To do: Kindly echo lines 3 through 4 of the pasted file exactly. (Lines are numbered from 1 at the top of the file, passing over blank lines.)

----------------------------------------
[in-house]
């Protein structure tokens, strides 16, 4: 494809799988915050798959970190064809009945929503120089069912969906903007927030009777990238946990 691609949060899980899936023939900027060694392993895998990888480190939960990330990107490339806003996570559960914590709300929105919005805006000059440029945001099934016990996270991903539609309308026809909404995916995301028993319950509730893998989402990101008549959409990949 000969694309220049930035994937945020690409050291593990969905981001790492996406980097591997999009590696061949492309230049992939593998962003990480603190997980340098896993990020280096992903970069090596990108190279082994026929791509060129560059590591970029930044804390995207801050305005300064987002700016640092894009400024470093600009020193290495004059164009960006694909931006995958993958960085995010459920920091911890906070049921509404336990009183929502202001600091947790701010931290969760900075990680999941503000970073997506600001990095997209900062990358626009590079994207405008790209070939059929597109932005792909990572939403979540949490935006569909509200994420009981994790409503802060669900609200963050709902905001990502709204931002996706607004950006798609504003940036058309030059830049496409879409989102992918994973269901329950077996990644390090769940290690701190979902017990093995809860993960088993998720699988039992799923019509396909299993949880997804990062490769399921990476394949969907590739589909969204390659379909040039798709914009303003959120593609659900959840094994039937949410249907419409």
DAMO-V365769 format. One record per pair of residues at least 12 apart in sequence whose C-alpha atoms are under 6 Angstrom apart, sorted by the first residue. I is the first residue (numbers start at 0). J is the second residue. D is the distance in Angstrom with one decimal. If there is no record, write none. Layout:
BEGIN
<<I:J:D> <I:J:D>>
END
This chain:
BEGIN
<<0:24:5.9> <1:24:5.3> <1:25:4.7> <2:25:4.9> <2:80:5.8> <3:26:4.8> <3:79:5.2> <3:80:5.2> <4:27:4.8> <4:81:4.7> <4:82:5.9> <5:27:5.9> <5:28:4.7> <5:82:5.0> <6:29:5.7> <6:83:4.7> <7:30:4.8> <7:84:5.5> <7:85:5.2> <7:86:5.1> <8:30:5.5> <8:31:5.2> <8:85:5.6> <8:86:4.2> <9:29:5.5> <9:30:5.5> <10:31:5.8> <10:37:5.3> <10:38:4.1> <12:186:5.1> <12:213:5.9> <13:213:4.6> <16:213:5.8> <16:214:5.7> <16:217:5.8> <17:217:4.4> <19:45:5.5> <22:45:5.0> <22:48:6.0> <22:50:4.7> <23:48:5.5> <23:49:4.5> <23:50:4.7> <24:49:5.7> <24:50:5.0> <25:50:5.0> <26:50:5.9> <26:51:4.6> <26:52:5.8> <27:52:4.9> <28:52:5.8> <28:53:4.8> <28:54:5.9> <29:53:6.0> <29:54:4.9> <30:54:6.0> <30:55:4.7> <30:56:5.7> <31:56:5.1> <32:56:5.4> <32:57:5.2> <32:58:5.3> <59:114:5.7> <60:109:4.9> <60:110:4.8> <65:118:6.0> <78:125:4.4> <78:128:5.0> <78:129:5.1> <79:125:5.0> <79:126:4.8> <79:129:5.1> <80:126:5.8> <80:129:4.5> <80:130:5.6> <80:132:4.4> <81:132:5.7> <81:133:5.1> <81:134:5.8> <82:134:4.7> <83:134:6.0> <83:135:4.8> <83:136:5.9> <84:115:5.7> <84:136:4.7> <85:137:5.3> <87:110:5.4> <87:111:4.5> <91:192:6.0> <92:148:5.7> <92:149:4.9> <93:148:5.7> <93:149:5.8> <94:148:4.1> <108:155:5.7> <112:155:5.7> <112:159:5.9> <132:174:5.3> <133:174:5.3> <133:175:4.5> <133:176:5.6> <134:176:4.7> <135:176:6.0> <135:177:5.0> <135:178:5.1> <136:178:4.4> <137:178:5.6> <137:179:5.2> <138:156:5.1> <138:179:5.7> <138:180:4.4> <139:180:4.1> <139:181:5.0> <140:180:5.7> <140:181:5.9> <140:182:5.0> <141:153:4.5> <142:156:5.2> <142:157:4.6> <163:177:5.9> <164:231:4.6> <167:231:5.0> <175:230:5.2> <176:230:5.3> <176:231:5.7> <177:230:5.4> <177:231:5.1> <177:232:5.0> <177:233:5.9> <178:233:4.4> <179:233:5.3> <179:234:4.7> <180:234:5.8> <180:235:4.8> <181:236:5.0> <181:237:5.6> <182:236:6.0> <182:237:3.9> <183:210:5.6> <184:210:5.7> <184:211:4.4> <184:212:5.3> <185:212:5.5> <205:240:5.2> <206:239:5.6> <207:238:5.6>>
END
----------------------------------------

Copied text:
DAMO-V365769 format. One record per pair of residues at least 12 apart in sequence whose C-alpha atoms are under 6 Angstrom apart, sorted by the first residue. I is the first residue (numbers start at 0). J is the second residue. D is the distance in Angstrom with one decimal. If there is no record, write none. Layout:
BEGIN